Monday, January 7, 2013
Gold, Silicon and Irony
What is irony?
When a thing has a lot of iron it is irony. Silica (SiO2) is almost always present in iron ore, though most of it is slagged off during smelting. Also gold and silica precipitate initially as colloidal buddies at deep hydrothermal levels and get shoved upward by ore-forming fluids. Gold is rarer than iron and iron rarer than silica.
Silica is composed of silicon and oxygen, the two most abundant elements in the earth's crust. It is a white sparkley rock on country lanes and driveways. It holds up railroad ties and the dreams of futurists. I am writing this on one of those dreams.
Under this keyboard, electrons are tickled in silicon. Listen. You can hear them capering into the future, and into the past.
In 1967, my buddy Eladio and I were guests at his grandmother's ranch about 25 miles southeast of here along the Cosumnes River. We stopped to let a beautiful tarantula cross our path. We followed it to a rough foundation of tumbled silica rocks. They walled a basement into which black timbers had fallen long before. There was a hearth inside, and gaps where doors once were. Nothing else except a bad feeling.
"Eladio, who lived here?"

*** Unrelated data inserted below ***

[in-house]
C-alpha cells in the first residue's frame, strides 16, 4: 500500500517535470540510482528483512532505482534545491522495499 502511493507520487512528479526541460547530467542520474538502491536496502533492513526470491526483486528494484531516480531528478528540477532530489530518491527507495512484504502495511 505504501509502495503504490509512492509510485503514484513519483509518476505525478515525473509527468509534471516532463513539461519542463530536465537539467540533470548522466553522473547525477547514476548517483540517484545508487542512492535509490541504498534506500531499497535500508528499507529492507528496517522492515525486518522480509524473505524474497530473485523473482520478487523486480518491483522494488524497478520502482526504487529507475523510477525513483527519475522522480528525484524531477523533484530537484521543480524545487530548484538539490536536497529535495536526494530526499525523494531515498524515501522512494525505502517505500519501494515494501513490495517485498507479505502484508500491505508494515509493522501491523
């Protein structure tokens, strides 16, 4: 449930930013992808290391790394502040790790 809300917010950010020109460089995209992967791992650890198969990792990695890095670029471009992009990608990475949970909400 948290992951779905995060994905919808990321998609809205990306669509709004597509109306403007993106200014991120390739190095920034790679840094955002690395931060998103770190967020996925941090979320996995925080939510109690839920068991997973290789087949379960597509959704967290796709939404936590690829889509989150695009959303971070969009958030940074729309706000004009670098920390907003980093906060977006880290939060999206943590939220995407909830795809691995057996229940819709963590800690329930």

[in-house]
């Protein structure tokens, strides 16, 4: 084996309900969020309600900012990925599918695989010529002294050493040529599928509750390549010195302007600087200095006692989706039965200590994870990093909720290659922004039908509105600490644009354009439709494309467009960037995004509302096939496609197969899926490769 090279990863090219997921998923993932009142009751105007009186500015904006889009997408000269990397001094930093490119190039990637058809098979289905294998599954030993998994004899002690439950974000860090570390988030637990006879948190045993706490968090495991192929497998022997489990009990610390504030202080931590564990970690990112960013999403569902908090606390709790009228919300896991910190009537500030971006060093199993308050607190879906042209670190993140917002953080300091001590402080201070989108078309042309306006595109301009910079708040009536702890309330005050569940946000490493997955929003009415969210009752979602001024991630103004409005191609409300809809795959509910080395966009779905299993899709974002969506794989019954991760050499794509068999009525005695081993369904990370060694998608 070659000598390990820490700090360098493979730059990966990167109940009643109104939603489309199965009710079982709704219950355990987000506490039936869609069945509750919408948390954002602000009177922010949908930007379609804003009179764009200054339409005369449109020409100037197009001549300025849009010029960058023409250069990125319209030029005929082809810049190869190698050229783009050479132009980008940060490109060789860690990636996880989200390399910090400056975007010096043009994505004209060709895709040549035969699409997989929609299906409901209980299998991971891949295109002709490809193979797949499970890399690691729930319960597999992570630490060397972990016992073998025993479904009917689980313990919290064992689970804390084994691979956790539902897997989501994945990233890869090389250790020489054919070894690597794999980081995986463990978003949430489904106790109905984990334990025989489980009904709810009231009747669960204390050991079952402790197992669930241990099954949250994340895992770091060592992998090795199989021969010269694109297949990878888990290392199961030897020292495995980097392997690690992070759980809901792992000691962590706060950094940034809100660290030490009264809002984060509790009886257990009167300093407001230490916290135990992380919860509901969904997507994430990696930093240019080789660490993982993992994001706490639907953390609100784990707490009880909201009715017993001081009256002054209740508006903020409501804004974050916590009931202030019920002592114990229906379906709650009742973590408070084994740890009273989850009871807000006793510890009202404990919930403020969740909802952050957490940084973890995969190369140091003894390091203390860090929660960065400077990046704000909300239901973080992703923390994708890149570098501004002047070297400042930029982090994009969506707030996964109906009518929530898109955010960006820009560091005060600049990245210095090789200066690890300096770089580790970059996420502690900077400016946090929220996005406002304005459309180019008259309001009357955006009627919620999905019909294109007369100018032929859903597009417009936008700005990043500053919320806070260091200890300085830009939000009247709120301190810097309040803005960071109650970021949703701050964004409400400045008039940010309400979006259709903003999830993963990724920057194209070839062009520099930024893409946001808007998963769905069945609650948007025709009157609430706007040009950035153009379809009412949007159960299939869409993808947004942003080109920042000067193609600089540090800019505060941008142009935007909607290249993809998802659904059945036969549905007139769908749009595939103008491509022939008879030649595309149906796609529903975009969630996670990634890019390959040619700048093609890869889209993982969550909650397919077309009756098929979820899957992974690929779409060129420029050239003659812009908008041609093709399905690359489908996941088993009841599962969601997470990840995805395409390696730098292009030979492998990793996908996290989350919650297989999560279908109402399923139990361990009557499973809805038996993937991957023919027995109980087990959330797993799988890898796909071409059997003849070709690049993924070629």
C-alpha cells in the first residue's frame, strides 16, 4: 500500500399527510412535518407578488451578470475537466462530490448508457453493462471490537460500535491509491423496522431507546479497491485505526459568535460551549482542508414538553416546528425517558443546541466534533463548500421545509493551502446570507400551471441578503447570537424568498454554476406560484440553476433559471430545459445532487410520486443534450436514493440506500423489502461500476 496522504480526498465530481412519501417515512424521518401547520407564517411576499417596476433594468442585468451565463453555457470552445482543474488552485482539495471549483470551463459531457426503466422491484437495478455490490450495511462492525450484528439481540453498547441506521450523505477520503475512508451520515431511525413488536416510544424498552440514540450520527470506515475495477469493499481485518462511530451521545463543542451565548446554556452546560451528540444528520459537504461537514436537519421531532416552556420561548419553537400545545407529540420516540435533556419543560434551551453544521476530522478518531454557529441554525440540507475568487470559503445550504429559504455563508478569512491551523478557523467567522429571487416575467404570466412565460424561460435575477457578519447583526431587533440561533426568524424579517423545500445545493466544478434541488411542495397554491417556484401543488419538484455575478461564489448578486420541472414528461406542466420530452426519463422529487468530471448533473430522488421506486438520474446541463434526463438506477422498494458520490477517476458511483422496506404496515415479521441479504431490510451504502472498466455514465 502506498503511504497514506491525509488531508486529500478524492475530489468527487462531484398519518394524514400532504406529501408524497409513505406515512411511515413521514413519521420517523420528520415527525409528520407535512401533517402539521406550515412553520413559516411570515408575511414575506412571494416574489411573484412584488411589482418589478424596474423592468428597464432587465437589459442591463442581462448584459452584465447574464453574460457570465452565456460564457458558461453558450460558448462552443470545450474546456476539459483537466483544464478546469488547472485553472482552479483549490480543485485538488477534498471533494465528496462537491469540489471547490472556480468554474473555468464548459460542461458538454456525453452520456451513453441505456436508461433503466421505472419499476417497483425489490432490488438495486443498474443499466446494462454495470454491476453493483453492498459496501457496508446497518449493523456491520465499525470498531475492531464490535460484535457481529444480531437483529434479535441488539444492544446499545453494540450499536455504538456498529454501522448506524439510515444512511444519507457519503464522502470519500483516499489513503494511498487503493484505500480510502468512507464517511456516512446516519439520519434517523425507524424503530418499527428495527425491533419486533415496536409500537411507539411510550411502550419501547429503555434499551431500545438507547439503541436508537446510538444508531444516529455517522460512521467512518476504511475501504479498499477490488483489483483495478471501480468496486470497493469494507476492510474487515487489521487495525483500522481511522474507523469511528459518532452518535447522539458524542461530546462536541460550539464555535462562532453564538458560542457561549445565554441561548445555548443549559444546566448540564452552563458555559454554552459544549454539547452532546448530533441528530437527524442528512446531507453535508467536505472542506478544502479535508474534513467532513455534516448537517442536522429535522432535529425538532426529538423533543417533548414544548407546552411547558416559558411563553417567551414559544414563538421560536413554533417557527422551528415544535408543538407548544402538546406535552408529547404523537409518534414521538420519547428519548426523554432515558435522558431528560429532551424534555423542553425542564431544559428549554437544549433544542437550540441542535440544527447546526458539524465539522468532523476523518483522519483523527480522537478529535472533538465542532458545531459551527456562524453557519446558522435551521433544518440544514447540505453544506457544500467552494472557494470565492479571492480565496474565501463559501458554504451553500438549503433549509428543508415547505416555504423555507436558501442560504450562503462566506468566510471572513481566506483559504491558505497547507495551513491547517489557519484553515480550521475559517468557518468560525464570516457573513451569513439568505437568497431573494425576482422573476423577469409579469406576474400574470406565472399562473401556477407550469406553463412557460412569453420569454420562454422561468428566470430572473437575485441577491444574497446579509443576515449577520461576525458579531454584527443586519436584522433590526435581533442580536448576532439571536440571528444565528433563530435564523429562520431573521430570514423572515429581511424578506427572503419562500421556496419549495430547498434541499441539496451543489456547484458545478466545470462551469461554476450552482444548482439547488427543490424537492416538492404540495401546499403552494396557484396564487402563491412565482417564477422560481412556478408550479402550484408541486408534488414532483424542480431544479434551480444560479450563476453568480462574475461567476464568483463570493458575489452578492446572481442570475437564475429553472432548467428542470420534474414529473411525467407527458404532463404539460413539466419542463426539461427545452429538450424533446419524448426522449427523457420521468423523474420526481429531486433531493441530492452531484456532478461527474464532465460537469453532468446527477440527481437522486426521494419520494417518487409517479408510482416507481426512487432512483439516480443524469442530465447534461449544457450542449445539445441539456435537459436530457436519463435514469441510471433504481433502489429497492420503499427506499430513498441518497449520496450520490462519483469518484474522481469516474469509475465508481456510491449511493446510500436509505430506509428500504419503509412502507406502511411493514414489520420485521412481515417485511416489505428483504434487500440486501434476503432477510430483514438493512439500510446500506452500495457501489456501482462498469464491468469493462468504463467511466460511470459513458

"My grandmother says a bandit did. Lived here with his girlfriend."
"How long ago?"
"Before her time. She says he torched the cabin and rode off with their gold. His girlfriend crawled out and dragged herself to my great grandparent's house."
"I mean what became of the woman?"
"She recovered. Tough lady."
"And the bandit?"
"Hollywood made Zorro out of him."
"Out of whom?"
A few years after this conversation, the property was sold and turned into a modern high-end gated community. The dashing ore-gathering exploits (raiding claims and stealing their yields) of Joaquin Murieta were deputed to the last members of his gang, who promoted Proposition 13 in 1978 and succeeded in claiming the disputed territory, California, for the inflationary whims of developers and rapacious realtors. The rest of the country soon followed suit.
I suppose the moral of this story is that a mineral as plentiful as silica connects us with its entire history, and its future, and our own, every time we encounter it. There is even a therapy involving its crystals that promises to make new persons of us --persons we may or may not like-- which renders gold less and less important to modern economics. It is useless in microchips. Iron, however, is quite useful in all electronics, which reminds me this post is about irony: